The Art of Wonder

A Brown University/Rhode Island School of Design Dual-Degree student (BRDD, 2017), artist, writer, urbanist, and explorer of the world dedicated to finding Wondrous things. Art, design, science, literature and the connections between them. For my original artwork see http://arianamakesart.tumblr.com/

Jul 24

ckck:

Seems like IKEA are really shaking things up this year. In addition to the previously announced TV set, they’re also going to release a digital camera made of cardboard called Knäppa (“Snap”). It’ll hold 40 photographs at a time and plugs directly into your USB port. While it’s not the prettiest camera the world has ever seen, I do love the idea of a screen-less digital camera that brings people back to the wait-and-see days of film.

(via electrical-potential)


“The world is not a solid continent of facts sprinkled by a few lakes of uncertainties, but a vast ocean of uncertainties speckled by a few islands of calibrated and stabilized forms.” Bruno Latour (via inthenoosphere)

(via nearlya)


explore-blog:

The Poetics of Reverie – philosopher Gaston Bachelard on dreams, love, solitude, and happiness, a beautiful read.

explore-blog:

The Poetics of Reverie – philosopher Gaston Bachelard on dreams, love, solitude, and happiness, a beautiful read.


explore-blog:

Mr. Rogers shows you how crayons are made.

(via The Kid Should See This)


Jul 23

mayahan:

Stitched Leaves by Hillary Fayle

(via stunninglyy)


“be softer with you. you are a breathing thing. a memory to someone. a home to a life.” nayyirah waheed (via pussyri0t)

(via pussyri0t)


omgfabulous:

rollership:

asylum-art: Soundsuits’ of Artist & Fashion Designer Nick Cave

"Nick Cave (born 1959 in central Missouri, USA) is an American fabric sculptor, dancer, and performance artist. He is best known for his Soundsuits: wearable fabric sculptures that are bright, whimsical, and other-worldly."
“Cave’s first Soundsuit was made of twigs. Other typical materials include dyed human hair, sisal, plastic buttons, beads, sequins, and feathers. His work is a crazy mix of media—these bunny suits are made of human hair, and others are montages of vintage finds, beads, buttons and old style needle crafts like crocheting and macrame. The finished pieces bear some resemblance to African ceremonial costumes and masks. His suits are presented for public viewing as static sculptures, but also through live performance, video, and photograph

…this, though awesome in their own right, has left me very confused about what the bad seeds have been up to lately

(via stunninglyy)


“Today we often forget that prior to World War II, every city in America was built for easy walking and biking. In fact, the idea of living in a walkable place is nothing radical. What was radical was the program we undertook to build an entirely new type of human life. We built networks of roadways and freeways like nothing any society had ever seen before. We tore down entire neighborhoods to accommodate these roads as well as the parking lots and garages required by the cars that would travel these roads; at the same time, we ripped out the tracks for streetcars and trains.” Kevin Klinkenberg on the journey we’ve taken to create unwalkable cities.  (via thisbigcity)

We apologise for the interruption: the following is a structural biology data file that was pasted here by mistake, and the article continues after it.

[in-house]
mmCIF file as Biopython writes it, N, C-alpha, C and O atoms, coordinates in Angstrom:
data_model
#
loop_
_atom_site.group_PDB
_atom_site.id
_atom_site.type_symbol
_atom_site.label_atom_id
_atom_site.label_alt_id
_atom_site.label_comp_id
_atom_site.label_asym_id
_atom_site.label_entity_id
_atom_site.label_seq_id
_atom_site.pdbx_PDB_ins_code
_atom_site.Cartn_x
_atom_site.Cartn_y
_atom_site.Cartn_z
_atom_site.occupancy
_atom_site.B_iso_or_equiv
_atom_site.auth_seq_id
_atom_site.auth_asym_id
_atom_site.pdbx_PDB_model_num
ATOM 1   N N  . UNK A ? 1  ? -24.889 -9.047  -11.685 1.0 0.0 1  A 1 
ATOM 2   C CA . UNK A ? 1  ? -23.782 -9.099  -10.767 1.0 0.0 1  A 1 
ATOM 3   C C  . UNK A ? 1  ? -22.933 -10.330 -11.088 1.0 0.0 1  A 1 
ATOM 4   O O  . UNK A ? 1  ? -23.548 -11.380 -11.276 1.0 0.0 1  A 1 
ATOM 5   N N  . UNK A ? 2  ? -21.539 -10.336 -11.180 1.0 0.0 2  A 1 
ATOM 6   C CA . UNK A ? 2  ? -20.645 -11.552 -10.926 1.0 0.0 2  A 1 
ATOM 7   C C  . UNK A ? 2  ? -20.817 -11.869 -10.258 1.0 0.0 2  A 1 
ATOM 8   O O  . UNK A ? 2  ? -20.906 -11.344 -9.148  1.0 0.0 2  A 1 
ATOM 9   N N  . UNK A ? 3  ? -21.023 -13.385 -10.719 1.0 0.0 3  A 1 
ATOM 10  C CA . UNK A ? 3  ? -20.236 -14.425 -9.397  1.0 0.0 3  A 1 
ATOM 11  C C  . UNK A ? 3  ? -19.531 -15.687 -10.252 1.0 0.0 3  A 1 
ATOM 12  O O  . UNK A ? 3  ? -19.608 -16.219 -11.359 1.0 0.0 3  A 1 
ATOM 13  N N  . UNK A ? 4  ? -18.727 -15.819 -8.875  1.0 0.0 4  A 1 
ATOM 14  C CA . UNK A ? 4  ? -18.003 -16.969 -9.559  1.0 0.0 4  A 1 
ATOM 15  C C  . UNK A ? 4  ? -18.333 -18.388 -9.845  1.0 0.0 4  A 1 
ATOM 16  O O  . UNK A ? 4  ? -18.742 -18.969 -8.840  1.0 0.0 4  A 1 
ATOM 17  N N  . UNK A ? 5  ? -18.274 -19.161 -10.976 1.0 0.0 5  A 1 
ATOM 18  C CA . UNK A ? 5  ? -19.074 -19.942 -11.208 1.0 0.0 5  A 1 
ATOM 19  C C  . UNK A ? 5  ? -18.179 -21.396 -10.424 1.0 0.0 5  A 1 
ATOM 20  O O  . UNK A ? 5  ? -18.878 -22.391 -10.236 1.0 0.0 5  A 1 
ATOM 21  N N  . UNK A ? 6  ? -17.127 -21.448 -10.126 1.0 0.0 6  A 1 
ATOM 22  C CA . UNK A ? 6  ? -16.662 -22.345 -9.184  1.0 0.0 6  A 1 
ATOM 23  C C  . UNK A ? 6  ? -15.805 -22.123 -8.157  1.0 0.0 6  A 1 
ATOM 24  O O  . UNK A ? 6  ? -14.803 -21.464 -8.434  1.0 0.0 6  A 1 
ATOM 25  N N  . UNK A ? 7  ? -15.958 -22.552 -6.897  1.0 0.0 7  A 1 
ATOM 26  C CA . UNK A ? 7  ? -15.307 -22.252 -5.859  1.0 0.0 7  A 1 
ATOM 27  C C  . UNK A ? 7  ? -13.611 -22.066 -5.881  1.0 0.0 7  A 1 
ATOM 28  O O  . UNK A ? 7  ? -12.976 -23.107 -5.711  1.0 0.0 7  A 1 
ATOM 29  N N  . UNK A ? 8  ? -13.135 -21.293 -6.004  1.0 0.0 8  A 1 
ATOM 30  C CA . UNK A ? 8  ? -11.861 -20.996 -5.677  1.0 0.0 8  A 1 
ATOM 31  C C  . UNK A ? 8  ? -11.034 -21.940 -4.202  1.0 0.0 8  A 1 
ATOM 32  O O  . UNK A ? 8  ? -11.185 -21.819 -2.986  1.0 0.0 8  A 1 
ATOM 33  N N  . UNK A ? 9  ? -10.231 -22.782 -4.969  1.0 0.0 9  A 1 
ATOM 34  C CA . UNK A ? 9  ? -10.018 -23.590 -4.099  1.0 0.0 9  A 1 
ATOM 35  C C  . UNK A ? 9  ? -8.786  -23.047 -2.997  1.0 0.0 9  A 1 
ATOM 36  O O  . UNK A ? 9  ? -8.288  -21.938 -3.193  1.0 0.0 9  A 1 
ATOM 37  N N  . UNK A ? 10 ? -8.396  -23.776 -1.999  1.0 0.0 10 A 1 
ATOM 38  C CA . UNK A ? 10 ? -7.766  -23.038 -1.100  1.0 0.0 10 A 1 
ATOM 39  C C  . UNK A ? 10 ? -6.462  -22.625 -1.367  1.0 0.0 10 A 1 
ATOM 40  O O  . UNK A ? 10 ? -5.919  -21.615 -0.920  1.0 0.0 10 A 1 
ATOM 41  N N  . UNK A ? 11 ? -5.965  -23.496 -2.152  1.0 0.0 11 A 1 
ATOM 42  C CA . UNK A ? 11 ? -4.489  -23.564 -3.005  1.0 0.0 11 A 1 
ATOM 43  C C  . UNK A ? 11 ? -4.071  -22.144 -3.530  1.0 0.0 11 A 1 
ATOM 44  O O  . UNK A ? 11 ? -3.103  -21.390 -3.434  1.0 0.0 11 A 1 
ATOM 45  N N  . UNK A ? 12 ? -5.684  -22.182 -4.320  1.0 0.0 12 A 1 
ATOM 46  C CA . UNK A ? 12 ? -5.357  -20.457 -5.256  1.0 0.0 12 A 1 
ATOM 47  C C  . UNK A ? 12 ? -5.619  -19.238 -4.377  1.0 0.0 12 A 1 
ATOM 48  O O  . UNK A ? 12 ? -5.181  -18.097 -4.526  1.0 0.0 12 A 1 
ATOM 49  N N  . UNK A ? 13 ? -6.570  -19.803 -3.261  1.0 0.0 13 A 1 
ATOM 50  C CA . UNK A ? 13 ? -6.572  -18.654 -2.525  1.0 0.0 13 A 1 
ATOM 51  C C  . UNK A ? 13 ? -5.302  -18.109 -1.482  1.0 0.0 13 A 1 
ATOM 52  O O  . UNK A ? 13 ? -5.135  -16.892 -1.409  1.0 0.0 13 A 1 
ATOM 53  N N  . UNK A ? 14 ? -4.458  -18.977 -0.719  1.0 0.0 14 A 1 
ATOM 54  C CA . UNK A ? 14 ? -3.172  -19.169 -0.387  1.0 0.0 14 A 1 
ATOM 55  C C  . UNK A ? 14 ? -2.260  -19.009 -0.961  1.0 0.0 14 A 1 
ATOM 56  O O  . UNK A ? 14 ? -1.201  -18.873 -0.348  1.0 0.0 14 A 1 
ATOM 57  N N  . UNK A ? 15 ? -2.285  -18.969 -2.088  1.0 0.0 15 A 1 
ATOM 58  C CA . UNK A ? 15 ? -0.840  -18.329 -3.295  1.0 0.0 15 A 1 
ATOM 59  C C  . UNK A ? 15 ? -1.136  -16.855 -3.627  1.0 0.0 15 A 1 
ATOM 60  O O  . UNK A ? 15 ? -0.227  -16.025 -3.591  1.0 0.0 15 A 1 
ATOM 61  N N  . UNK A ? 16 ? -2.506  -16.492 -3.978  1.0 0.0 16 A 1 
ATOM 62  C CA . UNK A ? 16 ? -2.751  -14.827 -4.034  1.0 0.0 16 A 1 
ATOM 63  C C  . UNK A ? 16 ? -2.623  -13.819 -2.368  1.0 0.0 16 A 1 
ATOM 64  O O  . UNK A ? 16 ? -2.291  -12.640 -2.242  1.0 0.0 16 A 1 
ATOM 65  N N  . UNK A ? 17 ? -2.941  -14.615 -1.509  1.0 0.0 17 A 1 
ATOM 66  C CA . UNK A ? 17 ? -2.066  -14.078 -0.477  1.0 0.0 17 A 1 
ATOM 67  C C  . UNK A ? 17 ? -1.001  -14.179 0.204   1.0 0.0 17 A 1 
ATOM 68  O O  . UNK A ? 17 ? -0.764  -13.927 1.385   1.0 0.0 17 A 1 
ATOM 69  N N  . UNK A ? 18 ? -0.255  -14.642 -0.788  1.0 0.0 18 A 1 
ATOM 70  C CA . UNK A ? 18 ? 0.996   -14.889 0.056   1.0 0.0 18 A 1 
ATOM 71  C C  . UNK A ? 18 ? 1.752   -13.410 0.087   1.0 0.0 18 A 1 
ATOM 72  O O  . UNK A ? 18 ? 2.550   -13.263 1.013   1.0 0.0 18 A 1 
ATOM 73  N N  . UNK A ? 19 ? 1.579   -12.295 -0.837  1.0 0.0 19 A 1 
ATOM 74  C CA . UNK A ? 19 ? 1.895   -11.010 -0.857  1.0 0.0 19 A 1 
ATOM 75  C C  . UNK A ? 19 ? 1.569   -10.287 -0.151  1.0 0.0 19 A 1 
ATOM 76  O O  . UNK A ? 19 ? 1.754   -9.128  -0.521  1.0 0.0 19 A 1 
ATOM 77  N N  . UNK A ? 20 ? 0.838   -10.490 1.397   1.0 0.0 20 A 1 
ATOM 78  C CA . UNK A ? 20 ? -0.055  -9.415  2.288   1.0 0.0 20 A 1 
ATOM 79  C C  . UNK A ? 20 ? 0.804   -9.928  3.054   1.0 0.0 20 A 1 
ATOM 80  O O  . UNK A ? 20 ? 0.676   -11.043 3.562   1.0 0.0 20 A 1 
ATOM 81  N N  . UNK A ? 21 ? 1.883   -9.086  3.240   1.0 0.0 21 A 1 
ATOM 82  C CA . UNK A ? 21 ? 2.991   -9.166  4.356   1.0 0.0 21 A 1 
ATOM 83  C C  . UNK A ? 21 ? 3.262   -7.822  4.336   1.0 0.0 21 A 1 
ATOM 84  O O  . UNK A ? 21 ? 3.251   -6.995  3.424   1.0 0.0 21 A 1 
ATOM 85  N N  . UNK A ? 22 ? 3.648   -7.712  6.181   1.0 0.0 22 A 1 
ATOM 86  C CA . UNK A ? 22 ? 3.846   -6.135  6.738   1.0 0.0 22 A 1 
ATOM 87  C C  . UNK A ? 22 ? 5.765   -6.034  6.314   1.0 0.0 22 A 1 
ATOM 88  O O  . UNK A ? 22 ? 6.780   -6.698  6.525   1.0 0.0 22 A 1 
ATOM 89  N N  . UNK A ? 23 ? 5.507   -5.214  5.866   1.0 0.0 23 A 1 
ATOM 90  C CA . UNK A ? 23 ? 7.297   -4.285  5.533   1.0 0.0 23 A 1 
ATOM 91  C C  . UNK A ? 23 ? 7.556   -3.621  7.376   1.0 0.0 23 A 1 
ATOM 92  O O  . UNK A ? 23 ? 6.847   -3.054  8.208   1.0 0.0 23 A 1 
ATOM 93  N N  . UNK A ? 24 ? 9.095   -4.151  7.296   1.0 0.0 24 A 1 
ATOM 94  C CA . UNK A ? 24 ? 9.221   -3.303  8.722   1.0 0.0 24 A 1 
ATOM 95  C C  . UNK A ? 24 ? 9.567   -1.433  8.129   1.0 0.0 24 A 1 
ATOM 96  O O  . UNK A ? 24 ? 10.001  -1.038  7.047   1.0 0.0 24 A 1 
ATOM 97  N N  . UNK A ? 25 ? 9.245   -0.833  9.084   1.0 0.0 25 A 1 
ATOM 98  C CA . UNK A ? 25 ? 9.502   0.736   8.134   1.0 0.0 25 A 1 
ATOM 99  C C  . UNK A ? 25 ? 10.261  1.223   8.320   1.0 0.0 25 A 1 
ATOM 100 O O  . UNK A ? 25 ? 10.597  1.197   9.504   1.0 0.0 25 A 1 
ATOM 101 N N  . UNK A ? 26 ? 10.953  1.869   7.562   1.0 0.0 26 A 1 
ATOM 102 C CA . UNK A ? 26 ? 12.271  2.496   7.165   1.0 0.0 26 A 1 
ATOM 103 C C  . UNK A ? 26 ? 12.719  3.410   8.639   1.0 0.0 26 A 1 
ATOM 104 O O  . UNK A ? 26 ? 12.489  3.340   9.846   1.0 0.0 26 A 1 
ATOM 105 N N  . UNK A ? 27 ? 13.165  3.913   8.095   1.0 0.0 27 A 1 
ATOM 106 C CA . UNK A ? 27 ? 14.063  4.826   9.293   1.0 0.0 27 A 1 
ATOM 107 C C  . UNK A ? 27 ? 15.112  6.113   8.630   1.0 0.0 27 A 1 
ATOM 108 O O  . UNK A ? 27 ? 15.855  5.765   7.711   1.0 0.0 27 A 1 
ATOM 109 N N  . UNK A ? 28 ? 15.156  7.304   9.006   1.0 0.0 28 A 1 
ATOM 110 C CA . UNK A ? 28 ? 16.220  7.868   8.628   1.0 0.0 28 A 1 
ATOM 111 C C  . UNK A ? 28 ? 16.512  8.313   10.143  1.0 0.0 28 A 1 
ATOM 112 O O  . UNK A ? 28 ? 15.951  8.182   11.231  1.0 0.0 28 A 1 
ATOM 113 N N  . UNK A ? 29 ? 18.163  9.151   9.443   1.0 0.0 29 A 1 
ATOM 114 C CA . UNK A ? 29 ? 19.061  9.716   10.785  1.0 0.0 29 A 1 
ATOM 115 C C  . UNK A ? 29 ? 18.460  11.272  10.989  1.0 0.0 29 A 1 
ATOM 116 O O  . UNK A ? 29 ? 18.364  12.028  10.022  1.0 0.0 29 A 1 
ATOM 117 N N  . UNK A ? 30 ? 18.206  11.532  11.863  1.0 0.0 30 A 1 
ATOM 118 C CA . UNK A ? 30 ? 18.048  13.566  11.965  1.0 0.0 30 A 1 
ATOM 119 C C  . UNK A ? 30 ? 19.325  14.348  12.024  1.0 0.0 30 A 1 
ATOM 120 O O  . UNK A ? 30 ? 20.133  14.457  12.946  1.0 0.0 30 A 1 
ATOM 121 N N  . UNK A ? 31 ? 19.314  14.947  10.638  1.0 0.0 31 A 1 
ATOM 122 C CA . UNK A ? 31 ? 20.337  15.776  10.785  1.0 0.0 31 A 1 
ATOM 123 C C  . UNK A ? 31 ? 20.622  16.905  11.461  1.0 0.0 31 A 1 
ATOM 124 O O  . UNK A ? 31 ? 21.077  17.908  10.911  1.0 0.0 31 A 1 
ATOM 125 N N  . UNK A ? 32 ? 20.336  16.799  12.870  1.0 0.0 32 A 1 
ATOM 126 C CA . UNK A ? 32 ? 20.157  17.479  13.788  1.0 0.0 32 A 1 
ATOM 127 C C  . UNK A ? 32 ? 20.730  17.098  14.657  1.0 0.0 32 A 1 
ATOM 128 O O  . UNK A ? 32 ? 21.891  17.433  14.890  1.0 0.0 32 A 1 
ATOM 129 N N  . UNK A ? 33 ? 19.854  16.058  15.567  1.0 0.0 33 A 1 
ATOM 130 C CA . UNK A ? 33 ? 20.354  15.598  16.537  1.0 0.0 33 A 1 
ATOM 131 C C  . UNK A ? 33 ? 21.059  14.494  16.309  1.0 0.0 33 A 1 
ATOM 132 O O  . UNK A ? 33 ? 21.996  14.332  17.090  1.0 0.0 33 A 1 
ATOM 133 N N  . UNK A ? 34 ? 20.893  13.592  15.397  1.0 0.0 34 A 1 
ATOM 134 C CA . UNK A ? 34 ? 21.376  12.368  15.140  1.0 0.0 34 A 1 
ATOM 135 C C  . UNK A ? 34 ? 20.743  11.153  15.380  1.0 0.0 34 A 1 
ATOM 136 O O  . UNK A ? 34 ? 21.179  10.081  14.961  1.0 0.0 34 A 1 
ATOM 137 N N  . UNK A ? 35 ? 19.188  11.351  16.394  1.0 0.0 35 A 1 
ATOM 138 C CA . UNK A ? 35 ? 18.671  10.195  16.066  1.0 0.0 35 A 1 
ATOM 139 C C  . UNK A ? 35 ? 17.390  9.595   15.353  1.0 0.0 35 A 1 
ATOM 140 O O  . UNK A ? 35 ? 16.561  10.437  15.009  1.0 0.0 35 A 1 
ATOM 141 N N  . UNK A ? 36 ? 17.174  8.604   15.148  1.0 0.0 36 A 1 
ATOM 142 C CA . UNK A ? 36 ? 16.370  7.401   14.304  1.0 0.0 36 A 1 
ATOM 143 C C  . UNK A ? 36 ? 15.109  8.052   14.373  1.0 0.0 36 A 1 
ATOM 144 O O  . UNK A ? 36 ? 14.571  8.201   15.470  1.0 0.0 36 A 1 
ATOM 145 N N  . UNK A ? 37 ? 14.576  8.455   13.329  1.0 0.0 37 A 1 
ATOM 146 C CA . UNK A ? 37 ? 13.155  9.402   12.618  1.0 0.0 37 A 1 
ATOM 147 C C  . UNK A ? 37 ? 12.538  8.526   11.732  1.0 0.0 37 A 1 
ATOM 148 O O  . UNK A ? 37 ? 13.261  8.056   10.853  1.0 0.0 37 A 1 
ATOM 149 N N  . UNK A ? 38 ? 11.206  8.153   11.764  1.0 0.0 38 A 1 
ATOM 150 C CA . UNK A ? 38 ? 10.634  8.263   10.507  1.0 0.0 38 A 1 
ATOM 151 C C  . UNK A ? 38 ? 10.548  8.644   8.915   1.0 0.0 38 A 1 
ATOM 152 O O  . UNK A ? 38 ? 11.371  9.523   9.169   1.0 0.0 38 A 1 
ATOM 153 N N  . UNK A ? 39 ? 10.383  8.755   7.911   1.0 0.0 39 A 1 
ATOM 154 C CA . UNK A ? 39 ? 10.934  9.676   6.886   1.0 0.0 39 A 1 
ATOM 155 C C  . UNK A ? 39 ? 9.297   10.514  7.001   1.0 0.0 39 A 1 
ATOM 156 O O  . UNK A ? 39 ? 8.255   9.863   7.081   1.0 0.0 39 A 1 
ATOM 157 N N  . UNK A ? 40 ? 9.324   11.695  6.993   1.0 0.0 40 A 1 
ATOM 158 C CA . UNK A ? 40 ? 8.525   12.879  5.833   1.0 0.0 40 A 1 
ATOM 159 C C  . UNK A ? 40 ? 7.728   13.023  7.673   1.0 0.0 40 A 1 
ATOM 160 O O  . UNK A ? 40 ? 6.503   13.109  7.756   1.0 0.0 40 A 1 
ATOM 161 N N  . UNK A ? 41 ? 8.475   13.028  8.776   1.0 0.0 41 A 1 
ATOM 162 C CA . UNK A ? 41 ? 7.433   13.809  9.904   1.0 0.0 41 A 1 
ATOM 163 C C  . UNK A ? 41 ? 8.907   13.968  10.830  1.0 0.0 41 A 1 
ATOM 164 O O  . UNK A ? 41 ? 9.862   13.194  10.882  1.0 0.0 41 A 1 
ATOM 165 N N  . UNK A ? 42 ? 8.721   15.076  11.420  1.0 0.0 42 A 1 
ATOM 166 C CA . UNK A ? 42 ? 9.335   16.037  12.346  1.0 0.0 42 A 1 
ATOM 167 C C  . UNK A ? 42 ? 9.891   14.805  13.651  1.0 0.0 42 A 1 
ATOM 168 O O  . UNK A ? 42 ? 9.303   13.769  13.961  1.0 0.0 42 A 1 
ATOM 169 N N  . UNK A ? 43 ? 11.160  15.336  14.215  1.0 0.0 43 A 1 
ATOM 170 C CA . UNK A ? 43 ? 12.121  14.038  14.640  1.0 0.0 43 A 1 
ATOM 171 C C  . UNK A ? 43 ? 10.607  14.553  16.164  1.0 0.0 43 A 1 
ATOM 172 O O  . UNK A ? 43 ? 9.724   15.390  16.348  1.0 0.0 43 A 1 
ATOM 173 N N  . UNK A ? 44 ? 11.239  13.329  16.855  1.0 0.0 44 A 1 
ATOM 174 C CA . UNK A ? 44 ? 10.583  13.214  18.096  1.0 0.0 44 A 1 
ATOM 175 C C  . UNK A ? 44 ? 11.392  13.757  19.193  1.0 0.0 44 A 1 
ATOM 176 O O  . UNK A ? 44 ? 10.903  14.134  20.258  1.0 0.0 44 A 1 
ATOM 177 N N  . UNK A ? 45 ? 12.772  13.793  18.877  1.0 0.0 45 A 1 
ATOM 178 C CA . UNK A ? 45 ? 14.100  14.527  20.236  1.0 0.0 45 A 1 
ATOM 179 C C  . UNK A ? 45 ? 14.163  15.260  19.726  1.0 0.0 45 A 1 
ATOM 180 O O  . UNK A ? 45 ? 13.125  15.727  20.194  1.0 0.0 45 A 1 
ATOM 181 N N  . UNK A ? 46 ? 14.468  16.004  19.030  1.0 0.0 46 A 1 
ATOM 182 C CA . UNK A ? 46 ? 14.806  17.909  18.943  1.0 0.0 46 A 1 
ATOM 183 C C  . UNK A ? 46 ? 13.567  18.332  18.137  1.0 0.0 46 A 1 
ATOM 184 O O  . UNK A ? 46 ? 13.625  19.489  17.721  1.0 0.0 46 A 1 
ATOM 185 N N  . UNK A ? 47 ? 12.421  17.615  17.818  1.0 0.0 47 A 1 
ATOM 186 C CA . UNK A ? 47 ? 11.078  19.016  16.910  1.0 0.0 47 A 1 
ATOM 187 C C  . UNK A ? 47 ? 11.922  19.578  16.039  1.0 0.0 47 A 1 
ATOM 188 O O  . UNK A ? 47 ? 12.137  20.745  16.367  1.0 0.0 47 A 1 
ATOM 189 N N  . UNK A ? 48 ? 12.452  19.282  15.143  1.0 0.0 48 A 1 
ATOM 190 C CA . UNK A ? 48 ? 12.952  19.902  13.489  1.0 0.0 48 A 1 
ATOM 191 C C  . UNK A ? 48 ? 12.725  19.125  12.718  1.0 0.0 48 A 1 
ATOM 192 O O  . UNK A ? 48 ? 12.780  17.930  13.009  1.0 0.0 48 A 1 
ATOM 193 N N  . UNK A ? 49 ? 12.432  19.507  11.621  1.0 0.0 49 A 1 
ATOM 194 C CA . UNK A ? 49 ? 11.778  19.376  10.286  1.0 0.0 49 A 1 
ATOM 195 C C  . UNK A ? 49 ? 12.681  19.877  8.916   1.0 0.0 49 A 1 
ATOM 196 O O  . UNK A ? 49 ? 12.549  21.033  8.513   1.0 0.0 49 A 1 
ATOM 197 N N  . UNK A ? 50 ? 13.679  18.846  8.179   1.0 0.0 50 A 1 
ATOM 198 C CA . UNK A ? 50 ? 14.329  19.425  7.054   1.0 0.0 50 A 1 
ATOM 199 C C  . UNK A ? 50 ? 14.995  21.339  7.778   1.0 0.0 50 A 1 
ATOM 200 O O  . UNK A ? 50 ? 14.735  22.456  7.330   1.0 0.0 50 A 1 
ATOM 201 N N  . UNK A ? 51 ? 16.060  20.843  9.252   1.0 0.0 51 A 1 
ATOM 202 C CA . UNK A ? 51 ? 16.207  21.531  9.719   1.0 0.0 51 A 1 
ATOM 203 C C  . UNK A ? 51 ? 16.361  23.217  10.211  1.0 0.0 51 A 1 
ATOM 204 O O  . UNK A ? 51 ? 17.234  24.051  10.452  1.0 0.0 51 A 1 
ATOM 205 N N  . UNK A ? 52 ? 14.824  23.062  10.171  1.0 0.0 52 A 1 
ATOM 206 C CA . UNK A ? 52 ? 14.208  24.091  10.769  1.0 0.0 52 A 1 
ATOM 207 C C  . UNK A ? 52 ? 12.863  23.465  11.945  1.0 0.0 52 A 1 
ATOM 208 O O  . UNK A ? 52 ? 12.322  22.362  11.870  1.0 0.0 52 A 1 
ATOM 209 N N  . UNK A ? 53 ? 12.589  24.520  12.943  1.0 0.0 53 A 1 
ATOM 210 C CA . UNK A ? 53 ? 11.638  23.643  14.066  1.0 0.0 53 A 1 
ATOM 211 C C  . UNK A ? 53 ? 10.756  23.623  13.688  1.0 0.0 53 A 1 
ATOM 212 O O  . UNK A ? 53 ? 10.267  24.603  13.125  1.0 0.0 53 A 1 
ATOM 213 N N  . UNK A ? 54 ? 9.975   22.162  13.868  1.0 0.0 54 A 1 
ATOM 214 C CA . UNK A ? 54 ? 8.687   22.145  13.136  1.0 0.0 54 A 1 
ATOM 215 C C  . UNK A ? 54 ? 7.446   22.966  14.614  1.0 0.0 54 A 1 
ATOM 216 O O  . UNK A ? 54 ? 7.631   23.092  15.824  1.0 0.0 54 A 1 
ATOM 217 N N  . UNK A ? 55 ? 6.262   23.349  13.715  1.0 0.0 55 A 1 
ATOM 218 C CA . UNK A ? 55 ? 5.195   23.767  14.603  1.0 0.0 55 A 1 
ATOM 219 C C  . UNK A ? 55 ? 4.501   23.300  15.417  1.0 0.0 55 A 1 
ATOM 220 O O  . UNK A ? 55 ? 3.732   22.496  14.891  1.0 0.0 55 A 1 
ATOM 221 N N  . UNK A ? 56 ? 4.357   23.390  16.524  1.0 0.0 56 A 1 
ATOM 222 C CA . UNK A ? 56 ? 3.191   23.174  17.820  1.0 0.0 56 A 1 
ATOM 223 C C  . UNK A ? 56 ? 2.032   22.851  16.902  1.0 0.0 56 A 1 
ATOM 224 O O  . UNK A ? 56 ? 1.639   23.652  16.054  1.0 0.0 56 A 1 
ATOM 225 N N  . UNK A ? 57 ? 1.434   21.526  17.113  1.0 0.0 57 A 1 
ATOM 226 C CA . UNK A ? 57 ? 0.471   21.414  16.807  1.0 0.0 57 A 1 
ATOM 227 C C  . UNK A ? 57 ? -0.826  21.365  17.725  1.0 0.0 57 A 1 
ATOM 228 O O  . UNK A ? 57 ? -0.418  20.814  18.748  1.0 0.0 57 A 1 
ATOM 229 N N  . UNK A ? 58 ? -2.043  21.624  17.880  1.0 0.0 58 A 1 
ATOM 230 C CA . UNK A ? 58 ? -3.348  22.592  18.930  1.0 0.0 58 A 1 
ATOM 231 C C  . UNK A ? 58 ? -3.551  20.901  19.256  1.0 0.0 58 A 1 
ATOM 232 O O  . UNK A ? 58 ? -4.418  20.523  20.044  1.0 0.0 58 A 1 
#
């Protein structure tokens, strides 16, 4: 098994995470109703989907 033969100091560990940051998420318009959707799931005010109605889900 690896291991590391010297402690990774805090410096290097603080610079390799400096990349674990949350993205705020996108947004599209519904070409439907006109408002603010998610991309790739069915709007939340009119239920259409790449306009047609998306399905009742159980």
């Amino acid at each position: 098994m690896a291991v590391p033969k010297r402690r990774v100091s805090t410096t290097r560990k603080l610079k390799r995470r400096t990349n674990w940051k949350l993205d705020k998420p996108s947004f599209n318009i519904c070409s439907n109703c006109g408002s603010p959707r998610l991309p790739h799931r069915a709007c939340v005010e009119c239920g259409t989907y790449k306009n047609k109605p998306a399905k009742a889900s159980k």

“Saturdays are for adventure; Sundays are for cuddling” General life philosophy (via)

(via tocolorthehours)


Jul 22

ryanpanos:

House at Camusdarach Sands | Raw Architecture Workshop | Via

(via stunninglyy)




Jul 21

mymodernmet:

Studio Allergutendinge designed the Soul Box, a mobile wooden shelter that can be transported anywhere. The minimalist, two-story building features a kitchen and bed on the lower floor, with a viewing platform on the upper one.

(via stunninglyy)


newyorker:


MINNEAPOLIS (The Borowitz Report)—Historians studying archival photographs from four decades ago have come to the conclusion that the U.S. must have believed in science at some point.

Continue reading: http://nyr.kr/1kLL9l1

newyorker:

MINNEAPOLIS (The Borowitz Report)—Historians studying archival photographs from four decades ago have come to the conclusion that the U.S. must have believed in science at some point.

Continue reading: http://nyr.kr/1kLL9l1


archatlas:

Open Shutter Project Michael Wesely

  • Images 1-3: Museum of Modern Art in New York
  • Images 4-5: Potsdamer Platz in Berlin
  • Image 6: Leipziger Platz in Berlin
  • Image 7: Allianz Arena Football Stadium in Munich

"Since the early 1990s, German photographer Michael Wesely has been inventing and refining techniques for using extremely long camera exposures to take uniquely compelling photographs. Through the use of filters and a very small aperture, yet one that is standard in a professional camera lens, he is able to diminish the amount of light hitting the negative to the point where he can extend the exposure many thousands of times longer than we would ordinarily expect." [via]

(via destructionisnotnegative)